Why did I use 70 dollars of electricity in the first week of owning my house?!?

I started looking around at culprits.

Having the A/C on 90% of the time because a clogged filter was a good start...
I started looking at the light fixtures.  Many of them had 3, 100 watt Old-school incandescent bulbs!
Some of these light fixtures had 3 or 5 50 watt halogen bulbs. These suckers put out so much heat, the A/C was fighting them to cool the room!

WHY did they need to have 500 watts of lighting for a foyer?

I replaced the light with a fixture that has 2, 14 watt bulbs in it. Yay for a 472 watts savings!

Moral of these stories:

These moments usually result in an evenings work to fix. They're usually not urgent... They're just things that will bug you, every time you see them.

I've had at least a dozen of these moments. Probably more. As I encounter more I'll be chronicling it on here, with photo's, Both on discovery and how I fixed it.

I've had:
  1. Dimmer Switch Failure, (Light stuck on...)
  2. Multiple Light fixtures burn, smoke and melt
  3. Lights hanging from electrical wires in garage
  4. Shelving units pull out from walls
  5. Recessed Plugs you can't use
  6. Massive gap under bathroom doors... (awkward...)
  7. No bathroom fan upstairs 
  8. Clogged bathroom fan
  9. Broken/tapes up Vents
  10. Fridge Leak water/blow up
  11. Furnace starting issues
  12. Pool issues (aka figuring it out how a pool works on my own...)
  13. Light fixture replacement
  14. Electrical sockets underneath Tap of laundry room sink
  15. No electrical sockets in hallways
  16. Birds-nests of cable TV wires
  17. Fuse Panel replacement
  18. The Extension cord(s) of doom, powering my backyard pool from a plug inside the garage. 

I honestly didn't know how many things had gone wrong in 3 months until I counted all this. Its kind of fun (for me) to work on our house. Its something to do that is constructive, rather than wasting away in front of a computer/PS3 like I'd do with apartment living.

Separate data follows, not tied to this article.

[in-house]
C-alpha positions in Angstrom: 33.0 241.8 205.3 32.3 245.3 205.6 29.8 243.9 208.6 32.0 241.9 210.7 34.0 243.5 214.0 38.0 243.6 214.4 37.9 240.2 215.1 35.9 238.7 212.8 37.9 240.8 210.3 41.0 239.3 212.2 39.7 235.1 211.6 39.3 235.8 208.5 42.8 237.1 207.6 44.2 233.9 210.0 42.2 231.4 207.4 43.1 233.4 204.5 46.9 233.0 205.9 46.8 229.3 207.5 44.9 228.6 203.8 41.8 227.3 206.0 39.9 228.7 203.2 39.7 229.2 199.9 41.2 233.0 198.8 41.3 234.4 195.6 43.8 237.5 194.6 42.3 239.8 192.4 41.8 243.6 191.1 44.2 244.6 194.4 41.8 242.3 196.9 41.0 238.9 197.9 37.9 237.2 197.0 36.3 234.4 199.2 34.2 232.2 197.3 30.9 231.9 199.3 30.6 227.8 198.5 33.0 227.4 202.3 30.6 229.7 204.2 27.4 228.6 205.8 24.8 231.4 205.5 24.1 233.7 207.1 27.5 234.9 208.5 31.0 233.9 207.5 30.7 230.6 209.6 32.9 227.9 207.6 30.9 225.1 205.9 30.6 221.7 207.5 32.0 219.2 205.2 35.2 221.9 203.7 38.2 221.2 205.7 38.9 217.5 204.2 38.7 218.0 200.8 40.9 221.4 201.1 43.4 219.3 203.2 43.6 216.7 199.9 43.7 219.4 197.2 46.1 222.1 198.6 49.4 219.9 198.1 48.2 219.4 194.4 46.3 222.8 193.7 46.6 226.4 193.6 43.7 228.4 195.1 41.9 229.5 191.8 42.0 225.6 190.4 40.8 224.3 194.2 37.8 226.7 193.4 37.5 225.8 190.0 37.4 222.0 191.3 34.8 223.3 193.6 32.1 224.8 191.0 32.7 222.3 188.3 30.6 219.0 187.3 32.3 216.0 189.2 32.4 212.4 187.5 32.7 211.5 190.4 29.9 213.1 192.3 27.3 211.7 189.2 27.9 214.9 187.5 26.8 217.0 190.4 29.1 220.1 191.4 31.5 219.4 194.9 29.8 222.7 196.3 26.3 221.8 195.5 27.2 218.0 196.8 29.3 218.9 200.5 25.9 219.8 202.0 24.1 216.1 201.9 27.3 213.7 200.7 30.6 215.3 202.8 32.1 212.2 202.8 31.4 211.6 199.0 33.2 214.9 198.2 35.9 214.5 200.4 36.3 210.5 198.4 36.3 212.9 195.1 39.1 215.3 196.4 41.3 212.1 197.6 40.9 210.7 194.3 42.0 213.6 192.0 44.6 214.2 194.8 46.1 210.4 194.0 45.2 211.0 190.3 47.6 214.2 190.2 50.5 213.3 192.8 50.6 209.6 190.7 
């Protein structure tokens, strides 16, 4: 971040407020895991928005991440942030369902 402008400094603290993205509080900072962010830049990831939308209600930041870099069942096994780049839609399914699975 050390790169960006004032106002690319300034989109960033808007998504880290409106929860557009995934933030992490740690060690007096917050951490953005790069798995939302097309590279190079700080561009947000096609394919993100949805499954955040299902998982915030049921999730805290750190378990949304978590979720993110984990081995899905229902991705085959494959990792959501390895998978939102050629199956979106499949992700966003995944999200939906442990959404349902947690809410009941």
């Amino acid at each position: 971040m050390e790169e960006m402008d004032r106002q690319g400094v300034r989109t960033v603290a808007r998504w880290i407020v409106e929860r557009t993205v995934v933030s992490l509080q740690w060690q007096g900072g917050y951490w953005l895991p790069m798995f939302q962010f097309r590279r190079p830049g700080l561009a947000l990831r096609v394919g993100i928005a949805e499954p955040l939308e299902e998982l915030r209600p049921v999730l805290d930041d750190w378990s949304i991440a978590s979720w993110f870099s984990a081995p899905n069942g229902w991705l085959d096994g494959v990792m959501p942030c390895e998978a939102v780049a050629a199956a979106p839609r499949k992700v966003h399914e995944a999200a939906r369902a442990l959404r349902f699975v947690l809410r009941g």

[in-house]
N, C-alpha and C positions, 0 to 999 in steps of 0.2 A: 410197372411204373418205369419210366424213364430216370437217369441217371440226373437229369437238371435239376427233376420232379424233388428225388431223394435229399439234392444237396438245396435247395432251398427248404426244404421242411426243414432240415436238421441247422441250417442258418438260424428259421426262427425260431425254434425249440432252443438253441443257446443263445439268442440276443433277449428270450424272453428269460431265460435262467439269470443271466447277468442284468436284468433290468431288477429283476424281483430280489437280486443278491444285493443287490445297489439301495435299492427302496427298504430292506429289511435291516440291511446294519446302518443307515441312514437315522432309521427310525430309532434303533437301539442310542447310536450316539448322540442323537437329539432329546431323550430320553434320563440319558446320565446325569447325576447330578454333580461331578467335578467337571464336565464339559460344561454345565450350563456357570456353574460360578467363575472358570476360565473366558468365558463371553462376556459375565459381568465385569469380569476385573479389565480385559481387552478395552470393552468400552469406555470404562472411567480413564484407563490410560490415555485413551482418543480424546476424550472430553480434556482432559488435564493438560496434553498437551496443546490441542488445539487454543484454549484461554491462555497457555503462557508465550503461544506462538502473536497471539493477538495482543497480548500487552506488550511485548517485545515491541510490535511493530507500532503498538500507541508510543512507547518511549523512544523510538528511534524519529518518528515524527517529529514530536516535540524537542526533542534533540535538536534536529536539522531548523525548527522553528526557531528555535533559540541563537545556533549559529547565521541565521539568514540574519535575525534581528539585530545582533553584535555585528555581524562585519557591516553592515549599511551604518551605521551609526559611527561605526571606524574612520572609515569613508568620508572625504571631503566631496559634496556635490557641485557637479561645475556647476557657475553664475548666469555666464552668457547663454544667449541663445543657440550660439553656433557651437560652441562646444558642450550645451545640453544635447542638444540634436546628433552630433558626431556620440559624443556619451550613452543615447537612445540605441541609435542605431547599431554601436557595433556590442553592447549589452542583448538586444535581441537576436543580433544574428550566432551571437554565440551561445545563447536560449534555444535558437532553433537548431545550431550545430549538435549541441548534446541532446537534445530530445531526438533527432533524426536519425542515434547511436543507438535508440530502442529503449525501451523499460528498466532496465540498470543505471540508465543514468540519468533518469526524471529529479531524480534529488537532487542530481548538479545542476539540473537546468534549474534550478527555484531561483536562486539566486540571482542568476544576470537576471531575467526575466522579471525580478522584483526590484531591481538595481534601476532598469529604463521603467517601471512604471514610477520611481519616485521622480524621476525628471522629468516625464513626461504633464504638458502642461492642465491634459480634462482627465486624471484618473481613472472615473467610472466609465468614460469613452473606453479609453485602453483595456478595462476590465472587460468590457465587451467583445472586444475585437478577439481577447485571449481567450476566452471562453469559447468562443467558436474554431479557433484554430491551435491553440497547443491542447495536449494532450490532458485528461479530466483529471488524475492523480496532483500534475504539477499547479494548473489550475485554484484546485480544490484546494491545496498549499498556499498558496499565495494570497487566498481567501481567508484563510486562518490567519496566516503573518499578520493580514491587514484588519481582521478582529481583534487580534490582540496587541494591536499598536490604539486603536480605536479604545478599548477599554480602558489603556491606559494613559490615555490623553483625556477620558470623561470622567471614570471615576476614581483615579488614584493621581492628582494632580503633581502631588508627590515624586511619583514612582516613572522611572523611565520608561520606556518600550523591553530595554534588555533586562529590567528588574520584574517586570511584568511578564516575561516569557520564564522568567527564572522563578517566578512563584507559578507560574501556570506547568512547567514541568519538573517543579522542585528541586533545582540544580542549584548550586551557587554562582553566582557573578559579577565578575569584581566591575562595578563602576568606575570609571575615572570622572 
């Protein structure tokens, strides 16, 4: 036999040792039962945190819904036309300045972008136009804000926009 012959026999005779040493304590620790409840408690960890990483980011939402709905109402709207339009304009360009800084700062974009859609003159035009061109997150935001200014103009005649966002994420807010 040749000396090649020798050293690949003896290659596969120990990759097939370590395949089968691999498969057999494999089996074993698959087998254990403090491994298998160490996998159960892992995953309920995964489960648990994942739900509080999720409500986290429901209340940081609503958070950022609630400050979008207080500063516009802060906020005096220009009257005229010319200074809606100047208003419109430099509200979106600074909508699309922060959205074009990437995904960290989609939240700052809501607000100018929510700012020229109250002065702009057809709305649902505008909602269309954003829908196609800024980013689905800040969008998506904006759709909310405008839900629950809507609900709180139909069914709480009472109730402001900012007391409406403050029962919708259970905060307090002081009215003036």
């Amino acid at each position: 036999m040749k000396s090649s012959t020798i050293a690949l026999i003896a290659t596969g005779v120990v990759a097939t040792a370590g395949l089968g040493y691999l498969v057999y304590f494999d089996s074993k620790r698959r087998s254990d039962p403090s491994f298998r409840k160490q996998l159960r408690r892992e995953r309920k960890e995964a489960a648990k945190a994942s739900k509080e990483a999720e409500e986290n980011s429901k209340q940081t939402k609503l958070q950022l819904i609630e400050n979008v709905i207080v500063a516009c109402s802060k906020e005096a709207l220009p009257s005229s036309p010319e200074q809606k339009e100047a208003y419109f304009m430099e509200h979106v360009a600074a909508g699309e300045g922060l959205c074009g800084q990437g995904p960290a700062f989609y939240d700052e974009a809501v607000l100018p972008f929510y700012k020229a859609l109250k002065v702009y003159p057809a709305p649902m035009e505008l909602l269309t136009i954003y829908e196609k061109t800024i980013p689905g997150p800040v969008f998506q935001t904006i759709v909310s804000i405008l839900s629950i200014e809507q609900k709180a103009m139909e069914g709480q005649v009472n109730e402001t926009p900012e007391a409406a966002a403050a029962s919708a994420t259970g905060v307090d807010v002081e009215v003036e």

So, if your house isn't new, and someone else has meddled with it in the past, you will most likely have a few of these "What the hell?!...." moments where you're scratching your head in confusion and frustration.

Keep in mind, My house was built in 1978. If you thinking of buying a century home and either:
  • Aren't handy
  • Don't have some extra income to spend

Don't do it!. Stick with a newer home.

The GOOD news is, Most of these things can be figured out and fixed in an evening, with relatively inexpensive trips to Home Depot. They're challenges, But we'll get through them.

So all this being said... time for another disclaimer.

I am not an Electrician, a Plumber, a Contractor, or certified in any way.
If you take any advice I have on this blog, You are 100% responsible for the outcome. Do your research before tackling any project. I'm just here to say, "It has been done, and here's how I did it." Moral support, I suppose.

Before I tackle a project, I:

  1. Research
  2. Inspect
  3. Research again,
  4. Call around for quotes to get it fixed
  5. Realize I can't afford to pay someone to fix it
  6. Research YET AGAIN
  7. Make sure I have the tools to fix it
  8. Call my dad for advice (Research)
  9. Go to home depot, Ask them for advice/tips (sometimes taken with a grain of salt, if its some 16 year old kid who's piped up)
  10. Warn my Fiancee'
  11. Start the project.
So, Consider this Blog Point 1. (or maybe point 3) 

Next post, is about how to Move a fishtank (the right way)